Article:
Complaints of glass in jars of Gerber baby food appear to be isolated cases, and evidence does not justify a recall even though dozens of stores have pulled some jars from shelves, company and federal officials said yesterday.
One Food and Drug Administration official urged shoppers to use extra care in buying packaged food.
Customers in Maryland, Georgia and Florida this week and in New York last week said they found pieces of glass in jars of Gerber products, including juice, peas, and strained peaches, carrots and bananas.
"These are isolated cases," said Emil Corwin, an FDA spokesman. "On the basis of current information, there have been no recalls. We are looking and still investigating."
Maryland Health Department spokeswoman Lynn Doyle said a woman from Elkton and a woman from Middle River yesterday reported finding glass in two jars of Gerber strained peaches. Doyle said the lot numbers on the jars were not immediately available.
In Georgia, X-rays disclosed an unidentified object in the stomach of a 9-month-old Swainsboro girl who had eaten Gerber baby food, but she apparently suffered no harm, said Emanuel County Sheriff Tyson Stephens.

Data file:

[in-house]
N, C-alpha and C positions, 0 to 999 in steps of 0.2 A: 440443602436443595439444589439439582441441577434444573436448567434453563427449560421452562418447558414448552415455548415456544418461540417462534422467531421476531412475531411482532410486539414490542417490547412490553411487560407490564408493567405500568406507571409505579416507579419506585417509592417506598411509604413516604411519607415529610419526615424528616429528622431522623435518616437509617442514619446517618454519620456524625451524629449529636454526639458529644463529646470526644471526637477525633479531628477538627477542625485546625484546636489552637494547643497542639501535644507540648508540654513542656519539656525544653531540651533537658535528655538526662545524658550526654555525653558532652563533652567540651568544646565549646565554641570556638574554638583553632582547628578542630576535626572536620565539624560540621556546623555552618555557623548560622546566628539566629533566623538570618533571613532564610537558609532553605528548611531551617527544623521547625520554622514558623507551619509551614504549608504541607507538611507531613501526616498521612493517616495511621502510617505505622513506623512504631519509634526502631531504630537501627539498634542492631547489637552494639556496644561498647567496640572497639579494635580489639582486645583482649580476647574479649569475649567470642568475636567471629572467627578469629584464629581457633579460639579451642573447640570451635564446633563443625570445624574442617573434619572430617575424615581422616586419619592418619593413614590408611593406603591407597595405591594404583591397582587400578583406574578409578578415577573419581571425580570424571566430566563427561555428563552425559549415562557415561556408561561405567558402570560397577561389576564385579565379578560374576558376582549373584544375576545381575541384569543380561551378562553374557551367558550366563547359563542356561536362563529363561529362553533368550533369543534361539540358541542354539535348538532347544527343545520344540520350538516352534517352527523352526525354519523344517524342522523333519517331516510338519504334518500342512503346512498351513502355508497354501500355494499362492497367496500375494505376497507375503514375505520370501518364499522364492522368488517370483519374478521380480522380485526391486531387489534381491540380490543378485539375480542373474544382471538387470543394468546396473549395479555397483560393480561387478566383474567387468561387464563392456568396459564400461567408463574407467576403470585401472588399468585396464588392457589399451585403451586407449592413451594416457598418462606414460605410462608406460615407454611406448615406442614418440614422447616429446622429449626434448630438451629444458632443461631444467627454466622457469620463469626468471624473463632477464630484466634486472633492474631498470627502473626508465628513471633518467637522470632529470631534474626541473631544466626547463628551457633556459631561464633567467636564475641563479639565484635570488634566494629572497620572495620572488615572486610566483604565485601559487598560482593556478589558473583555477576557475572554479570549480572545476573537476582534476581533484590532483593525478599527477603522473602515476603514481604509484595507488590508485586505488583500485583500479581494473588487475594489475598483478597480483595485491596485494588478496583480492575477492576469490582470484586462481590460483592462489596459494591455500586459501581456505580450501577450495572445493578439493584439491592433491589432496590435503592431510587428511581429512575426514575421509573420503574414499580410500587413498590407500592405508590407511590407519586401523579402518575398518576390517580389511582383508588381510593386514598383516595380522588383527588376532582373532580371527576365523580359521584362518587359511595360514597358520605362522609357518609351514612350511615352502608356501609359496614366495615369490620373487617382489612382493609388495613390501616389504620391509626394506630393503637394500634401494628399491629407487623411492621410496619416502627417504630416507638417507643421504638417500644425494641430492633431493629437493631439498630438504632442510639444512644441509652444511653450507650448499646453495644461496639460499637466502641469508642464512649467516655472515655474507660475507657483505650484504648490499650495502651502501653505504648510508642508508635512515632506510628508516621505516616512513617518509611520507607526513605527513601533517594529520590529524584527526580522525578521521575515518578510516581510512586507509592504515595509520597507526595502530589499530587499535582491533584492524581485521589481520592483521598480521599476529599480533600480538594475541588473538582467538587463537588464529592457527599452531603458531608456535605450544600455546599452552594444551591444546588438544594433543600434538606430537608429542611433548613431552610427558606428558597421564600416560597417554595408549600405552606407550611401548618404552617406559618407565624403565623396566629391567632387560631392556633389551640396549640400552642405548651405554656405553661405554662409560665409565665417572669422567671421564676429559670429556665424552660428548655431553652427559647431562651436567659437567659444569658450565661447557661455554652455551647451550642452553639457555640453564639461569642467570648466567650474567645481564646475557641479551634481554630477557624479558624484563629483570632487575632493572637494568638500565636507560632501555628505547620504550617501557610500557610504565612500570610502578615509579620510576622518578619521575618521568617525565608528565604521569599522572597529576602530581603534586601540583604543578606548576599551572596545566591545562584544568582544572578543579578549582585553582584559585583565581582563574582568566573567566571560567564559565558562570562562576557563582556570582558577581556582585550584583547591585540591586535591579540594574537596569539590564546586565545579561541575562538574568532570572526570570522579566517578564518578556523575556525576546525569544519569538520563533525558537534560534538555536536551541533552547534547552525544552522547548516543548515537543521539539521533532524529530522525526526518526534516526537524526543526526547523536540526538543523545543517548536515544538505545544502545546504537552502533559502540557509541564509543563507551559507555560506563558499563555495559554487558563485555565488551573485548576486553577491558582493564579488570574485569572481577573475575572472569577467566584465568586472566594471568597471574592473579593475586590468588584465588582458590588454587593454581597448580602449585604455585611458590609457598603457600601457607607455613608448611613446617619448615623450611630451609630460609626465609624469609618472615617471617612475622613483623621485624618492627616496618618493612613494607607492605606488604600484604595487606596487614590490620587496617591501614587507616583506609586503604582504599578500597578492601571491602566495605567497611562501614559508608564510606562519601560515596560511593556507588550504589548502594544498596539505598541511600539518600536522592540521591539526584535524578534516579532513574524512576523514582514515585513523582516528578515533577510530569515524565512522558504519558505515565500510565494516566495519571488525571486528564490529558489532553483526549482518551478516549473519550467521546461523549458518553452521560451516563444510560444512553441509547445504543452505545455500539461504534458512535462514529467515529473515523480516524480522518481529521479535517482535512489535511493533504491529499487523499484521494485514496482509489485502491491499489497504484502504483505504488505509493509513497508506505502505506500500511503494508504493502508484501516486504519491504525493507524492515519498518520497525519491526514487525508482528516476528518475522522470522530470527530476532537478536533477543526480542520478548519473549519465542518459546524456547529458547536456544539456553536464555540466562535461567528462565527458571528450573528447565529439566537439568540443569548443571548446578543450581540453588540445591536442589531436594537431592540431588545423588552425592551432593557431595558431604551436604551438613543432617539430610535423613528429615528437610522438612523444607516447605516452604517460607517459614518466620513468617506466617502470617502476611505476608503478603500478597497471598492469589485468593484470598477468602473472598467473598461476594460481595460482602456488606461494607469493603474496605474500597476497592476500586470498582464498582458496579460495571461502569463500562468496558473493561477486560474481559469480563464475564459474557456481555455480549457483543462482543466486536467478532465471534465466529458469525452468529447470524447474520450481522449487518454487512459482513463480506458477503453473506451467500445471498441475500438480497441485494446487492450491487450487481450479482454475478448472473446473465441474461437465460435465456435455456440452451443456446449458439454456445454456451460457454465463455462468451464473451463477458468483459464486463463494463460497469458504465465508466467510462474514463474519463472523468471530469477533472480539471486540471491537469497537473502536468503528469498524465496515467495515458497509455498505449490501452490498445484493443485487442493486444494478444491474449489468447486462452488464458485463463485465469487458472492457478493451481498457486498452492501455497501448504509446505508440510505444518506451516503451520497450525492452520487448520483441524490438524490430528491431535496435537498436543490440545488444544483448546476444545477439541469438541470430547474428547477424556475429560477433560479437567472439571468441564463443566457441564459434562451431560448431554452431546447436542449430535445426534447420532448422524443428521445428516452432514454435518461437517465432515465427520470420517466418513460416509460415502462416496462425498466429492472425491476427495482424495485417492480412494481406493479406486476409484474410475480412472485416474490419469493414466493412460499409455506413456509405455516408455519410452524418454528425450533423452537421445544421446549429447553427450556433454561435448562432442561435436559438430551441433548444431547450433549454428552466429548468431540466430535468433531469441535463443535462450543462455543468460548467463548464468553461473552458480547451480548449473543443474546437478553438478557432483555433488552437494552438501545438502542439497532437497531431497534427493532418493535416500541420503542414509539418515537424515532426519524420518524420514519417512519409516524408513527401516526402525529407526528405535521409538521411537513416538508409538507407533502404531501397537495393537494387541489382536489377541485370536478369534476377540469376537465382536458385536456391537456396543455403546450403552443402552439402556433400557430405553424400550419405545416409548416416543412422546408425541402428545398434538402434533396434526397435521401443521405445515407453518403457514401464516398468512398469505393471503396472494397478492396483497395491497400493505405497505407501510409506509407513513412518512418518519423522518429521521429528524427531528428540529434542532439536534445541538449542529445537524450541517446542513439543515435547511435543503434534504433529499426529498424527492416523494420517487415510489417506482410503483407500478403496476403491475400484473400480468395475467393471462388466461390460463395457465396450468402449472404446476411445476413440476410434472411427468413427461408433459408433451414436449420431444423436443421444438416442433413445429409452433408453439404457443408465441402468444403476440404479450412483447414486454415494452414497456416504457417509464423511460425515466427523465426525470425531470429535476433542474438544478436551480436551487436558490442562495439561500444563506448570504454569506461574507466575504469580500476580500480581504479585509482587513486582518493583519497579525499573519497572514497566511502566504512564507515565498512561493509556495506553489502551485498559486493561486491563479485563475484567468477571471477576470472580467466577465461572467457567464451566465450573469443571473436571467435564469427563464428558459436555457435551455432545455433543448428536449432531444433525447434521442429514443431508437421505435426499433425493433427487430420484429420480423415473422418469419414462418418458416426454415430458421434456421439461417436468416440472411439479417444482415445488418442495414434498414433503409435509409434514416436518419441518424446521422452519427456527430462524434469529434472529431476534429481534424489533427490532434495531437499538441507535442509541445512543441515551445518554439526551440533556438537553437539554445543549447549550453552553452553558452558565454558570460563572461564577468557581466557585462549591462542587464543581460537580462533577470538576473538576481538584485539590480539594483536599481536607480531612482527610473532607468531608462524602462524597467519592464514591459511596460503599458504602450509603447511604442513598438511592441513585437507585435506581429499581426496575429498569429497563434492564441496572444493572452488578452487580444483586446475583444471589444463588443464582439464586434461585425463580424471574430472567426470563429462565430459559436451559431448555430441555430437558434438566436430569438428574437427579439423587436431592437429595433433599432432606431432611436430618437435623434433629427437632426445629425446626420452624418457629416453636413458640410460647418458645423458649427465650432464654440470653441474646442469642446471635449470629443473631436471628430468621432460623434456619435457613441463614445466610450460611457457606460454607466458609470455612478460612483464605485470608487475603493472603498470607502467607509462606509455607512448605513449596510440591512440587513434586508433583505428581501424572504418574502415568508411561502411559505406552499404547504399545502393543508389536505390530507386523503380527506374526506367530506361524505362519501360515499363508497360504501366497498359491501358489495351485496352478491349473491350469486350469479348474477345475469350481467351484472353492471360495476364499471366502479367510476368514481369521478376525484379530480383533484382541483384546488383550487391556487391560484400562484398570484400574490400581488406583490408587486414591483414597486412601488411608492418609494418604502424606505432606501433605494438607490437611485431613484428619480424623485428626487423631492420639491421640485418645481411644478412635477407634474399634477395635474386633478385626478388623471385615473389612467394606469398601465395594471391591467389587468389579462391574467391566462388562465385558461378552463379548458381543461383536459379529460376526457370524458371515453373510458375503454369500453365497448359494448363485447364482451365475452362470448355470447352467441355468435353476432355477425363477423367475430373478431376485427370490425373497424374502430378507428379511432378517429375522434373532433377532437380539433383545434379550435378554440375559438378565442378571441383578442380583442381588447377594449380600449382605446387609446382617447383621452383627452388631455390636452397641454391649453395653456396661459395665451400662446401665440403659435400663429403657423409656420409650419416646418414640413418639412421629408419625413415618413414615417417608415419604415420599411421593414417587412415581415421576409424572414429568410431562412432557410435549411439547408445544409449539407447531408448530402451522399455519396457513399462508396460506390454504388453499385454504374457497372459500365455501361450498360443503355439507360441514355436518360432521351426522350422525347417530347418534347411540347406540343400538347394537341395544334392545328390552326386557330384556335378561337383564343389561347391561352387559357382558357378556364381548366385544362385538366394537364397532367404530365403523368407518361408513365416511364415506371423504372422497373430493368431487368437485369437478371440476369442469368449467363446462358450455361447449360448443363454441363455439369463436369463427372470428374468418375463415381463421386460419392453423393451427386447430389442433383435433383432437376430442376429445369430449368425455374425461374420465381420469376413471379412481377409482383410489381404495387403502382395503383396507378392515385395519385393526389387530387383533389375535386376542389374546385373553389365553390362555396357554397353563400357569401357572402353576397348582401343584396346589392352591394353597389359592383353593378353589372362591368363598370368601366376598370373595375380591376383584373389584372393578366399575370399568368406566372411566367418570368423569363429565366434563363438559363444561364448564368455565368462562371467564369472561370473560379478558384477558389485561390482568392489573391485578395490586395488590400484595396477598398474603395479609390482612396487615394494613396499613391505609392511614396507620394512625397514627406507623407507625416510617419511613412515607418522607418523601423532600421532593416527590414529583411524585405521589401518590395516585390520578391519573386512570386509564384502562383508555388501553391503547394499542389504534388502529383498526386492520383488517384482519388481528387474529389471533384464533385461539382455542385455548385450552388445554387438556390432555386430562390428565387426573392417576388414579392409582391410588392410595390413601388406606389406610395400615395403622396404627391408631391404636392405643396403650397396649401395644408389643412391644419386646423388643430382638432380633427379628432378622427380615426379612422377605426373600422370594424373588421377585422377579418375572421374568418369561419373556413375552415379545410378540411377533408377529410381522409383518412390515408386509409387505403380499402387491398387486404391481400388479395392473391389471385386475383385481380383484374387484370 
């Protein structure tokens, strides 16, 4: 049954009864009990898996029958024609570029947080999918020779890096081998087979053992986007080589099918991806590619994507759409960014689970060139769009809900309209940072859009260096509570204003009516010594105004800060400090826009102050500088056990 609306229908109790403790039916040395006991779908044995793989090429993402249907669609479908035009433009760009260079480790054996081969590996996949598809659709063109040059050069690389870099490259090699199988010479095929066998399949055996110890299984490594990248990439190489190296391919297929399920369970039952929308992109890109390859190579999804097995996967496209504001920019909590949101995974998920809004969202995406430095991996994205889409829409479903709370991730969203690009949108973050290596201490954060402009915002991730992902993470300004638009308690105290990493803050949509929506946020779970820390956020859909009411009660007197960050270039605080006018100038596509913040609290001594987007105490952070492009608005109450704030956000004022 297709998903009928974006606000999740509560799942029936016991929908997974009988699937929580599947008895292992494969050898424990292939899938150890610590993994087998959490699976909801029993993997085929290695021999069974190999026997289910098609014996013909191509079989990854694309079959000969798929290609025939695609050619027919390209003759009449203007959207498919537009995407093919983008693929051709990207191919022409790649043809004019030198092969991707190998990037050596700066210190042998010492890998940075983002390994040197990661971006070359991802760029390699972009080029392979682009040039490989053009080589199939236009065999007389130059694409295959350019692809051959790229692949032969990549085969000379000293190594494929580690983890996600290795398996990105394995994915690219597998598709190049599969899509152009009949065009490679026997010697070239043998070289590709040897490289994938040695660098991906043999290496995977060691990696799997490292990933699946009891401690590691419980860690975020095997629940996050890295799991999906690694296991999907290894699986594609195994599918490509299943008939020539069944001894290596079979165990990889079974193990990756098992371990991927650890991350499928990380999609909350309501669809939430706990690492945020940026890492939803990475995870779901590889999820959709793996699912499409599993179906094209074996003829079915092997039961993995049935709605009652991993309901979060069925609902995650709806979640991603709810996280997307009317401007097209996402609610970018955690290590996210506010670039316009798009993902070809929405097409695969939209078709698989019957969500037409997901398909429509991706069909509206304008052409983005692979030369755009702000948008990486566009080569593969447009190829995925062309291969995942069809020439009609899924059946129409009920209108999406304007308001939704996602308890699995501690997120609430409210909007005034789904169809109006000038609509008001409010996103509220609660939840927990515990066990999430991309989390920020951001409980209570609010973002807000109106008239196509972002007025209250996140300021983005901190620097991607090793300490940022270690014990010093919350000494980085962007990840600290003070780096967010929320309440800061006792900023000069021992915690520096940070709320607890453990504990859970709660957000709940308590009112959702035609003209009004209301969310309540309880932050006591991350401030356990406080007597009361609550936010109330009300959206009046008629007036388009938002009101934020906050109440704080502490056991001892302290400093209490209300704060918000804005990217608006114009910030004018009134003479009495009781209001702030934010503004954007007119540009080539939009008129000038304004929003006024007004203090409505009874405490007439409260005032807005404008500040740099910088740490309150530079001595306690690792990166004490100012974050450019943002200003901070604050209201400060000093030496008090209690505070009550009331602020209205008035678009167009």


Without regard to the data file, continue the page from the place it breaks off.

A deputy sent to the house found as many as 10 pieces of glass in two jars, and a neighbor found glass in another, he said. The jars were sent to an FDA lab in Atlanta for tests.
In Miami, Vicky Marton said her husband, Dennis, found glass Monday in juice he was about to serve their 5-month-old son.
Gerber is one of the world's largest makers of baby food, producing more than 1 billion jars a year. The company is working closely with federal officials and is obtaining samples for analysis in each case, a spokesman said.
"Pending these analyses, it is impossible to speculate on the validity of any complaint," said L. James Lovejoy, spokesman at Gerber Products Co. headquarters in Fremont, Mich. "Gerber has not received any reports involving injury to any child or adult," he said.